R in big data pipeline

August 15, 2015

(This article was first published on Opiate for the masses, and kindly contributed to R-bloggers)

R is my fabovite tool for research. There are still quite a few things that only R can do or quicker/easier with R.

But unfortunately a lot of people think R becomes less powerful at production stage where you really need to make sure all the functionalities run as you planned against incoming big data.

Personally, what makes R special in the data field is its ability to become friend with many other tools. R can easily ask JavaScript for data visualization, node.js for interactive web app and data pipeline tools/databases for production ready big data system.

In this post I address how to use R stably combined with other tools in big data pipeline without losing its awesomeness.


You’ll find how to include R into luigi, light weight python data workflow management library. You can still use R’s awesomeness in complex big data pipeline while handling big data tasks by other appropriate tools.

I’m not covering luigi basics in this post. Please refer to luigi website if necesary.

Simple pipeline

Here is a very simple example;

  • HiveTask1: Wait for external hive data task (table named “externaljob” partitioned by timestamp)

  • RTask: Run awesome R code as soon as pre-aggregation finishes

  • HiveTask2: Upload it back to Hive as soon as the above job finishes (table names “awesome” partitioned by timestamp)

and you wanna do this job everyday in an easily debuggable fashion with fancy workflow UI.

That’s super easy, just run

python awesome.py --HiveTask1-timestamp 2015-08-20

This runs python file called awesome.py. --HiveTask1-timestamp 2015-08-20 sets 2015-08-20 as timestamp argument in HiveTask1 class.

Yay, all the above tasks are now connected in the luigi task UI!
Notice our workflow goes from bottom to top.
You can see there is an error in the very first HiveTask2 but this is just by design.



Let’s take a look at awesome.py:

import luigi
from luigi.file import LocalTarget
from luigi.hive import HiveTableTarget
from luigi.contrib.hdfs import HdfsTarget
import subprocess
import sys

class HiveTask1(luigi.ExternalTask):
    timestamp = luigi.DateParameter(is_global=True)
    def output(self):
        return HdfsTarget('/user/storage/externaljob/timestamp=%s' % self.timestamp.strftime('%Y%m%d'))

class RTask(luigi.Task):
    timestamp = HiveTask1.timestamp
    def requires(self):
        return HiveTask1()
    def run(self):
        subprocess.call('Rscript awesome.R %s' % self.timestamp.strftime('%Y%m%d'),shell=True)
    def output(self):
        return LocalTarget('awesome_is_here_%s.txt' % self.timestamp.strftime('%Y%m%d'))

class HiveTask2(luigi.Task):
    def requires(self):
        return RTask()
    def run(self):
        subprocess.call('Rscript update2hive.R %s' % self.timestamp.strftime('%Y%m%d'),shell=True)
    def output(self):
        return HdfsTarget('/user/hive/warehouse/awesome/timestamp=%s' % self.timestamp.strftime('%Y%m%d'))

if __name__ == '__main__':

Basically the file only contains three classes (HiveTask1, RTask and HiveTask2) and their dependency is specified by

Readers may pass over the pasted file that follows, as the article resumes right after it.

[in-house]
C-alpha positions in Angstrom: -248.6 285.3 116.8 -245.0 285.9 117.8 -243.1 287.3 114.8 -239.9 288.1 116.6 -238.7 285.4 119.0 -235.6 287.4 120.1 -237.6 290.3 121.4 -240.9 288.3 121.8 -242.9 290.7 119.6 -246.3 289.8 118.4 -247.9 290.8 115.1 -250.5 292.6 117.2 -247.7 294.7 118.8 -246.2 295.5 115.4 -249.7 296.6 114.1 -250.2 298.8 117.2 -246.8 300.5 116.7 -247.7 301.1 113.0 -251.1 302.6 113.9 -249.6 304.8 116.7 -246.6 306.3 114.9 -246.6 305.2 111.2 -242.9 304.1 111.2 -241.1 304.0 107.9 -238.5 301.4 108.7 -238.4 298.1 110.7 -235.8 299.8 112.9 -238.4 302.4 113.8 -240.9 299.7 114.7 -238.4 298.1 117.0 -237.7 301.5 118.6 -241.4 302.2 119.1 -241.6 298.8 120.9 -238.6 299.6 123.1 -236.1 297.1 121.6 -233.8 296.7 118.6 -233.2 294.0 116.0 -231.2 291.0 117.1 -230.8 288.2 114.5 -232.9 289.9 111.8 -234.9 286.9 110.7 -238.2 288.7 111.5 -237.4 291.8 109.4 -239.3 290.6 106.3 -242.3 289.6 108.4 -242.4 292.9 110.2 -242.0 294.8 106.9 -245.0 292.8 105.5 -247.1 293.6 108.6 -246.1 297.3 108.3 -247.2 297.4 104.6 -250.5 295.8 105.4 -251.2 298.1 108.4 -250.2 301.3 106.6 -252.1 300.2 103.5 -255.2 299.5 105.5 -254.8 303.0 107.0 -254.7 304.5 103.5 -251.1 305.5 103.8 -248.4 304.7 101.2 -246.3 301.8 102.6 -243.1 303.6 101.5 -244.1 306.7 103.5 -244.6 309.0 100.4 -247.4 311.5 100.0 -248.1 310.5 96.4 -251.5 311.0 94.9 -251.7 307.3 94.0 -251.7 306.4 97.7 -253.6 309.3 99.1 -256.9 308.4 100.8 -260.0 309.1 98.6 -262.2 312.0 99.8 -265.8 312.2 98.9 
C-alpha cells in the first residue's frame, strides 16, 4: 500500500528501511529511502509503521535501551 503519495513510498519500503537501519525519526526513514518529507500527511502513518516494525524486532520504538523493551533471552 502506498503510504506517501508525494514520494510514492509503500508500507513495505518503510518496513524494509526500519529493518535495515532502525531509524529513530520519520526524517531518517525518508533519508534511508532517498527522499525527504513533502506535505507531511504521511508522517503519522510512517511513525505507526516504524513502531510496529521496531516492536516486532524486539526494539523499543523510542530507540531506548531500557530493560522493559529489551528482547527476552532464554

def requires(self):
        return TASKNAME

luigi checks dependencies and outputs of each step so it checks existense of;

  • '/user/storage/externaljob/timestamp=%s' % self.timestamp.strftime('%Y%m%d')
  • 'awesome_is_here_%s.txt' % self.timestamp.strftime('%Y%m%d')
  • '/user/hive/warehouse/awesome/timestamp=%s' % self.timestamp.strftime('%Y%m%d')

The most important thing here is using python’s subprocess module with shell=True, so you can run your R file

def run(self):
        subprocess.call('Rscript YOUR_R_FILE',shell=True)

The timestamp argument you gave at the very beginning is stored as global variable timestamp (well, this is not necessarily the coolest option)

timestamp = luigi.DateParameter(is_global=True)

and can be used in other tasks by

timestamp = HiveTask1.timestamp

Moreover, you can pass timestamp to R file by

'Rscript awesome.R %s' % self.timestamp.strftime('%Y%m%d')

Then let’s take a look at awesome.R

args <- commandArgs(TRUE)
X <- as.character(args[1])
timestamp <- format(as.Date(X,"%Y-%m-%d"),"%Y%m%d")



In R side, you can receive timestamp argument you passed from python by

args <- commandArgs(TRUE)
X <- as.character(args[1])

Similarly, update2hive.R can look like

args <- commandArgs(TRUE)
X <- as.character(args[1])
temp <- list.files(pattern='TEMPLATE.hql')
Q <- infuse(temp, timestamp=timestamp,verbose=T)
writeLines(Q, fileConn)
system('hive -f FINALHQL.hql')
#this file updates

One last thing you might like to do is to set a cronjob.

0 1 * * * python awesome.py --HiveTask1-timestamp `date --date='+1 days' +%Y-%m-%d`

This one for example runs the whole thing at 1 a.m everyday.


In this post I’ve shown simple example of how to quickly convert your research R project into solid deployable product.
This is not limited to simple R-hive integration but you can let R, spark, databases, stan/bugs, H2O, vowpal wabbit and millions of other data tools dance together as you wish. and you’ll recognize R still plays a central role in the play.


The full codes are available from here.

R in big data pipeline was originally published by Kirill Pomogajko at Opiate for the masses on August 16, 2015.

To leave a comment for the author, please follow the link and comment on their blog: Opiate for the masses.

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